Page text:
Regulation of Gene Expression
Advances in Microbiology
Use of Reporter Genes to Study Gene Regulation
The ability to quantitate gene expression under different growth conditions or after alterations have been made to the regulatory elements of the gene of interest has led to a greater understanding of the mechanisms of gene regulation. Direct quantitation of gene expression is not always possible. In many cases, the gene of interest encodes a protein that either does not have a biochemical activity or has an activity that cannot be easily assayed. In these cases, the study of gene regulation has been greatly facilitated by the use of reporter genes. Reporter genes encode protein products that can be easily and quantifiably assayed. The most useful reporter genes encode proteins with activities that can be easily measured in liquid assays and that can also be visualized as colonies grown on agar plates. Reporter genes are placed under the control of the regulatory region of the gene of interest; thus, the expression of the reporter gene should mimic that of the gene of interest.
A number of reporter genes are commonly used in bacteria, with lacZ being the most predominant. This gene encodes beta-galactosidase, an enzyme that hydrolyzes lactose into galactose and glucose. This enzymatic activity can be easily quantitated in liquid assays, and the presence of this enzyme in colonies growing on plates is detected by the presence of X-gal, a substrate that can be cleaved by beta-galactosidase to produce a blue product. Cells producing high levels of this enzyme turn a dark blue color on plates containing X-gal, while colonies that do not produce this enzyme do not change color at all. Other commonly used reporter genes are xylE and lux. xylE encodes a catechol dioxygenase that cleaves catechol to produce a bright yellow product that can be seen on agar plates or measured in liquid assays. lux encodes luciferase, which catalyzes a light-emitting reaction.
A gene which has proven very useful in the study of in vivo gene expression is the gfp gene encoding green fluorescent protein (GFP) from Aquorea victorea (jelly fish). Although GFP has some limitations, there is one aspect that has made it the reporter of choice for the study of bacterial pathogenesis. The advantage of using GFP is that it allows the use of a fluorescence-activated cell sorter (FACS) (also known as flow cytometry). Cells that fluoresce are diverted from a stream of cells passing through the machine to separate them from the non-fluorescent cells.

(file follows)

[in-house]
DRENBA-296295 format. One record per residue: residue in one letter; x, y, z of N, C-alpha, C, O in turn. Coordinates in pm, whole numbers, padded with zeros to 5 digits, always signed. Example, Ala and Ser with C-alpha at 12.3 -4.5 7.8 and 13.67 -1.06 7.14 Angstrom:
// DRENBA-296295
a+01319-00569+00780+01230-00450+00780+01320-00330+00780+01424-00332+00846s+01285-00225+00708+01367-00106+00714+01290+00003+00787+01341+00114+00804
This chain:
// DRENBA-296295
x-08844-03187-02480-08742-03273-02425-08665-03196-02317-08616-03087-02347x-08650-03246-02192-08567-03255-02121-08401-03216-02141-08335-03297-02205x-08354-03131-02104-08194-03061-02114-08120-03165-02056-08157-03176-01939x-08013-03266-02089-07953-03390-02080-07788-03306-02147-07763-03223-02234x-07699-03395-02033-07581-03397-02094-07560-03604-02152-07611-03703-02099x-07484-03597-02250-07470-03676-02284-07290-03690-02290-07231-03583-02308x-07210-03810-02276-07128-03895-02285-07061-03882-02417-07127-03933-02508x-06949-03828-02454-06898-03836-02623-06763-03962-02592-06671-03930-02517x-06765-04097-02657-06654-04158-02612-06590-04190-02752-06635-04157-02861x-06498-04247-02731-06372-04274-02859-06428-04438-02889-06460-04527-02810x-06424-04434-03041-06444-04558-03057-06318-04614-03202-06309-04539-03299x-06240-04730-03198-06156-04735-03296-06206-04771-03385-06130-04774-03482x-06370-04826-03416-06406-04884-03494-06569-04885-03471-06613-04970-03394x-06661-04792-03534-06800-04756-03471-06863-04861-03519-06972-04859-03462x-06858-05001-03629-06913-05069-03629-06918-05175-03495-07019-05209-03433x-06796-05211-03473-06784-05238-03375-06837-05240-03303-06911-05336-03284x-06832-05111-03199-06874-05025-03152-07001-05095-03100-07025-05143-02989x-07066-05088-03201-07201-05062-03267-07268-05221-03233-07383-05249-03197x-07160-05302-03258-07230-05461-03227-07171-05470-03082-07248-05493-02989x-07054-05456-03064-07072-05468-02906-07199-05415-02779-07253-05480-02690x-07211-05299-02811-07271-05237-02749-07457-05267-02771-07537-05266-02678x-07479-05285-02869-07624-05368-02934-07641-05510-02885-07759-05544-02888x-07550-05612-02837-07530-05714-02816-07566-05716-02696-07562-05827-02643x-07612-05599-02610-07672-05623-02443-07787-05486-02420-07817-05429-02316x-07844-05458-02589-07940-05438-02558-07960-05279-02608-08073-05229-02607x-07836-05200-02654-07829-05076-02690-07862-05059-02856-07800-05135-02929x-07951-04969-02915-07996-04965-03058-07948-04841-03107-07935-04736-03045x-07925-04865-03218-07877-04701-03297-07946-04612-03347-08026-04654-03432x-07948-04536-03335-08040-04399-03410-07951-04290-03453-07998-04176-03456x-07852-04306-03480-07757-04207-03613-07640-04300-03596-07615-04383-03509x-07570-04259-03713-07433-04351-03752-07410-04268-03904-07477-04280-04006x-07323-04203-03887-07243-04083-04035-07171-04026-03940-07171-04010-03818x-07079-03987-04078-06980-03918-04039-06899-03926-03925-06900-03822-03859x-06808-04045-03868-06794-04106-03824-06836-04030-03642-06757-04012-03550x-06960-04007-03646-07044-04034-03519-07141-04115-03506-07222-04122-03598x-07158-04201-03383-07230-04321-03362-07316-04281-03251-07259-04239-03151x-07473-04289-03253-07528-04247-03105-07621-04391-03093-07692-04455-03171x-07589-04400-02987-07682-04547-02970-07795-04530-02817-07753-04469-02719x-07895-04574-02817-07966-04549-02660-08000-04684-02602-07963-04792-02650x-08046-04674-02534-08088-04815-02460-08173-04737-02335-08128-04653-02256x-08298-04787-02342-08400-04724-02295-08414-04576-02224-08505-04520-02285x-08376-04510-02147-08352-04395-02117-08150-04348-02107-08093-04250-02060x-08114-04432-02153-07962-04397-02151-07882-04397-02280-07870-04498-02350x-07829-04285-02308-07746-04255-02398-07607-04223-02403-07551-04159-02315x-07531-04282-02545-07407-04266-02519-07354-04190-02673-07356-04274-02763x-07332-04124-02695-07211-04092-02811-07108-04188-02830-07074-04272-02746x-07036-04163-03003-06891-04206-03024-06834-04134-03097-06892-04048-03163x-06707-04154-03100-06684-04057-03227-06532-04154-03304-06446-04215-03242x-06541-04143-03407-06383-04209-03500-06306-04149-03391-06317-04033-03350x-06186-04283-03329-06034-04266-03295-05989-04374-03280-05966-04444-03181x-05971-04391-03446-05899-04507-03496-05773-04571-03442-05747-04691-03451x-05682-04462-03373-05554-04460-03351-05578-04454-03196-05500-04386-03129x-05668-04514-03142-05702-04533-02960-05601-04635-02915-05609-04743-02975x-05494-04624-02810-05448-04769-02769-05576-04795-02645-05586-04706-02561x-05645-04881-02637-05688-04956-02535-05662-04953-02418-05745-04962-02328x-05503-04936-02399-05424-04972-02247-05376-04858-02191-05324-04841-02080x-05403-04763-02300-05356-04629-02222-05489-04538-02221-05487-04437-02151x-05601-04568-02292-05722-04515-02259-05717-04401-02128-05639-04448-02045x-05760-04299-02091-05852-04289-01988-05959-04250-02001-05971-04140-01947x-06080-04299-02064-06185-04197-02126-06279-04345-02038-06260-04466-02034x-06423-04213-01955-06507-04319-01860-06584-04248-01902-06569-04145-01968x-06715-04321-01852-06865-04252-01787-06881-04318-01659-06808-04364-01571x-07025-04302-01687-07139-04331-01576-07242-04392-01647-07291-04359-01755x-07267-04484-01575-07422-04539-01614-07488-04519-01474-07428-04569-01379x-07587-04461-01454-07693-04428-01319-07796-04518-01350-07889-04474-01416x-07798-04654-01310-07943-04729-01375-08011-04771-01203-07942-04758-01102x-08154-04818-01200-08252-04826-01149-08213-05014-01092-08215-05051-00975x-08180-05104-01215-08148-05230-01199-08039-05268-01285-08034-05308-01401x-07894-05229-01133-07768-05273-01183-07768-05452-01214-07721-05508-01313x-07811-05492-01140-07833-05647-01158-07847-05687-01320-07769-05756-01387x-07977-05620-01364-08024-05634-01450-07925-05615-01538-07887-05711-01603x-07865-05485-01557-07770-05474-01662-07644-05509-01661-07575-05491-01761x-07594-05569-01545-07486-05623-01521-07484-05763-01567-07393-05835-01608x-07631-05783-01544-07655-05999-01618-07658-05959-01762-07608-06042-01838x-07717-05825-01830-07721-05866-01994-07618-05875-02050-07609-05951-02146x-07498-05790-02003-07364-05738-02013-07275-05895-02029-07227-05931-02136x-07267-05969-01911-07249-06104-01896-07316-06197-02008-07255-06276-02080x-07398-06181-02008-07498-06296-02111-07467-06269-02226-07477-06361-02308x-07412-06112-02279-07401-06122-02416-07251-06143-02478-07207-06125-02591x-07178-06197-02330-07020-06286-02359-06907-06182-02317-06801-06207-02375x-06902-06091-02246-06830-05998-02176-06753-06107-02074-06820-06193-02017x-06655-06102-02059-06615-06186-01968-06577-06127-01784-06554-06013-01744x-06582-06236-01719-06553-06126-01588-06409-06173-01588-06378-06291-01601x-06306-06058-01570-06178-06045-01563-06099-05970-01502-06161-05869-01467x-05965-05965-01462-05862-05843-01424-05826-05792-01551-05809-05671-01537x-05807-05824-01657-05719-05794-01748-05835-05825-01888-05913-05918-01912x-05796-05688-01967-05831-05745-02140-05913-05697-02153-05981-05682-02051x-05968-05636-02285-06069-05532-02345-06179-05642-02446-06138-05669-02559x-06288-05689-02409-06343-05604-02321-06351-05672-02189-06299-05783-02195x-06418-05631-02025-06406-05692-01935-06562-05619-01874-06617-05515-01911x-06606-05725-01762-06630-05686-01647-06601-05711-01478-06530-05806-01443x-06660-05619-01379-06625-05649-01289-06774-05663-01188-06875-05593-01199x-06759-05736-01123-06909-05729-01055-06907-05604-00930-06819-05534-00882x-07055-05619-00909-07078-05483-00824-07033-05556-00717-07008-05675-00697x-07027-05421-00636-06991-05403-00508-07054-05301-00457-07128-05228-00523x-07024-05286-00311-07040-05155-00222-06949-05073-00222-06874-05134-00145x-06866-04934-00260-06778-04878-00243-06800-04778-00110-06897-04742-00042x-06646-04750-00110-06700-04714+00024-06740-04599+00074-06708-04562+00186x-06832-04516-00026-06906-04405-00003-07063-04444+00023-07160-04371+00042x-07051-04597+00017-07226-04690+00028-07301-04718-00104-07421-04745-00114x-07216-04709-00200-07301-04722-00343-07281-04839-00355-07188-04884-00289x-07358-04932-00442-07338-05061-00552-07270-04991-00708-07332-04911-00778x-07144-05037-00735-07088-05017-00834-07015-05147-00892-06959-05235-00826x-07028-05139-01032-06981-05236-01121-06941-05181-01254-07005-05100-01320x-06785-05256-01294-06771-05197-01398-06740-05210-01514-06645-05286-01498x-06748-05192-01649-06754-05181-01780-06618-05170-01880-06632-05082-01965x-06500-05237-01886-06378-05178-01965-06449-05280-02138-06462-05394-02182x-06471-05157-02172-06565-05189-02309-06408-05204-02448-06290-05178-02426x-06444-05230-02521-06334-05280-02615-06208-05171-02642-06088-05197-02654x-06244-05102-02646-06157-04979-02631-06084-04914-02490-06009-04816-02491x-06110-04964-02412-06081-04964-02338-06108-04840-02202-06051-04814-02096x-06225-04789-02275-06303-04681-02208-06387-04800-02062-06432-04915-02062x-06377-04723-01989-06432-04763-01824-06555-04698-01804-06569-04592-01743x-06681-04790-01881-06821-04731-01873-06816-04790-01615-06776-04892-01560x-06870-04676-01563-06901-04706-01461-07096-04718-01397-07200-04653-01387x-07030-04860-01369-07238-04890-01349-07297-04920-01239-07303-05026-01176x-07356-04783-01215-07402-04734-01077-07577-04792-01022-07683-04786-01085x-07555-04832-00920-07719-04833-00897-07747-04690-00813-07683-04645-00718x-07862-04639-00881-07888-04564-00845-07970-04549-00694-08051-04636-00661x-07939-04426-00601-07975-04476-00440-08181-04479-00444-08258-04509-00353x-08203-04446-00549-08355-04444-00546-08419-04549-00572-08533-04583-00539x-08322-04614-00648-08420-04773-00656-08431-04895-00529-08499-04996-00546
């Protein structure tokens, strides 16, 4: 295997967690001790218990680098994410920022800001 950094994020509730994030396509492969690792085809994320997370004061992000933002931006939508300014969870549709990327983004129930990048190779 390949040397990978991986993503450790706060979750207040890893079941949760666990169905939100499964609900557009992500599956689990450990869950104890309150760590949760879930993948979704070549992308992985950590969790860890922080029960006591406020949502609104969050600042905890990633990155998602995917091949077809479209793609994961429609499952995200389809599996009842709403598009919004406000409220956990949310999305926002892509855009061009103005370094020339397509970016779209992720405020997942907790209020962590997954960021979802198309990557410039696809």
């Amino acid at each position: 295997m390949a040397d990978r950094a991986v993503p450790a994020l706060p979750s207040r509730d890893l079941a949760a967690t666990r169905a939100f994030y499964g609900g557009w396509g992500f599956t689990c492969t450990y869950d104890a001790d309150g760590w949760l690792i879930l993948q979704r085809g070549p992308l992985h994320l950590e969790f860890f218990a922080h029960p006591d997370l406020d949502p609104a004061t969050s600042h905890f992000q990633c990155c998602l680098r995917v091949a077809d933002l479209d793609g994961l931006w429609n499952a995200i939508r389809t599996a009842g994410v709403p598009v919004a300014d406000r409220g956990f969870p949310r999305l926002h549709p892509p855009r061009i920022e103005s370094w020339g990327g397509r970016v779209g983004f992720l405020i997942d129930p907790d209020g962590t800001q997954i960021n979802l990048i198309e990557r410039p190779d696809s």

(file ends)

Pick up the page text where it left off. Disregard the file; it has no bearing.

Salmonella is a causative agent of food poisoning and also serves as a model for human typhoid fever. GFP and FACS have been used to identify Salmonella typhimurium genes preferentially expressed within host macrophages. Salmonella cells carrying plasmids with random fragments of chromosomal DNA cloned upstream of a promoterless gfp gene were used to infect a macrophage cell line. Since the gfp gene does not have its own promoter, its expression is dependent upon a promoter present in the Salmonella DNA cloned upstream. Macrophages harboring bacteria that fluoresce were separated by FACS. Bacteria that did not fluoresce or exhibited only weak fluorescence on normal growth medium were studied further, as these bacteria must harbor plasmids in which gfp expression was regulated by intracellularly expressed gene fusions.
It is expected that the study of the genes identified by this method will elucidate what genes are required for intracellular survival of human pathogens. This methodology has been applied to other pathogenic bacteria such as Mycobacterium species, and these studies may help identify targets for treatment of infections by these organisms.